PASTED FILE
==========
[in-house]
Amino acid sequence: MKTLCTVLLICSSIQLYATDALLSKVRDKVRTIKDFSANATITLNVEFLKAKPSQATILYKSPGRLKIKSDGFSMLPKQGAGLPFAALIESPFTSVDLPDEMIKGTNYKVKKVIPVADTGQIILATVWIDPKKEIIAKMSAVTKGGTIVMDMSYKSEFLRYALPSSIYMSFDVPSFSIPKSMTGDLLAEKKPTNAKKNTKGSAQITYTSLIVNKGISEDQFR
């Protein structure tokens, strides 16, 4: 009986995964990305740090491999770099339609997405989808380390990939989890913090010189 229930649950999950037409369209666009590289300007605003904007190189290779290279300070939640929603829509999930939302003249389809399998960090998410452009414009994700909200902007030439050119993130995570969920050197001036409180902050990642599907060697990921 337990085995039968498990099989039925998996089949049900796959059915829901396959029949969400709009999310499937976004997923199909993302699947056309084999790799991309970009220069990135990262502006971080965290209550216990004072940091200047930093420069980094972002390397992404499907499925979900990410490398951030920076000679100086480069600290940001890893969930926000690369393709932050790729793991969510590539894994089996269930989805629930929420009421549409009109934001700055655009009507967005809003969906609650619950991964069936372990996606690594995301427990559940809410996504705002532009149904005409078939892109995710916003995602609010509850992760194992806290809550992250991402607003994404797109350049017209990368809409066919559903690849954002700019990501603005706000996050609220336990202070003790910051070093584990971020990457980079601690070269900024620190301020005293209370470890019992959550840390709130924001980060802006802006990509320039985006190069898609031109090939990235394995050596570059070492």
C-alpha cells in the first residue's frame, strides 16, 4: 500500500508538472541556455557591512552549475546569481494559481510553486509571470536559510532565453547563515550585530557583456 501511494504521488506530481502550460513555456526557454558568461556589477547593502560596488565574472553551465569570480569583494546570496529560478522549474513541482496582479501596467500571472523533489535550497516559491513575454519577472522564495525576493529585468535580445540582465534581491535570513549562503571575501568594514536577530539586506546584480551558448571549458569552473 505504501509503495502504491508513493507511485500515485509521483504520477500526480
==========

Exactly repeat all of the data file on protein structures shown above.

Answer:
[in-house]
Amino acid sequence: MKTLCTVLLICSSIQLYATDALLSKVRDKVRTIKDFSANATITLNVEFLKAKPSQATILYKSPGRLKIKSDGFSMLPKQGAGLPFAALIESPFTSVDLPDEMIKGTNYKVKKVIPVADTGQIILATVWIDPKKEIIAKMSAVTKGGTIVMDMSYKSEFLRYALPSSIYMSFDVPSFSIPKSMTGDLLAEKKPTNAKKNTKGSAQITYTSLIVNKGISEDQFR
């Protein structure tokens, strides 16, 4: 009986995964990305740090491999770099339609997405989808380390990939989890913090010189 229930649950999950037409369209666009590289300007605003904007190189290779290279300070939640929603829509999930939302003249389809399998960090998410452009414009994700909200902007030439050119993130995570969920050197001036409180902050990642599907060697990921 337990085995039968498990099989039925998996089949049900796959059915829901396959029949969400709009999310499937976004997923199909993302699947056309084999790799991309970009220069990135990262502006971080965290209550216990004072940091200047930093420069980094972002390397992404499907499925979900990410490398951030920076000679100086480069600290940001890893969930926000690369393709932050790729793991969510590539894994089996269930989805629930929420009421549409009109934001700055655009009507967005809003969906609650619950991964069936372990996606690594995301427990559940809410996504705002532009149904005409078939892109995710916003995602609010509850992760194992806290809550992250991402607003994404797109350049017209990368809409066919559903690849954002700019990501603005706000996050609220336990202070003790910051070093584990971020990457980079601690070269900024620190301020005293209370470890019992959550840390709130924001980060802006802006990509320039985006190069898609031109090939990235394995050596570059070492």
C-alpha cells in the first residue's frame, strides 16, 4: 500500500508538472541556455557591512552549475546569481494559481510553486509571470536559510532565453547563515550585530557583456 501511494504521488506530481502550460513555456526557454558568461556589477547593502560596488565574472553551465569570480569583494546570496529560478522549474513541482496582479501596467500571472523533489535550497516559491513575454519577472522564495525576493529585468535580445540582465534581491535570513549562503571575501568594514536577530539586506546584480551558448571549458569552473 505504501509503495502504491508513493507511485500515485509521483504520477500526480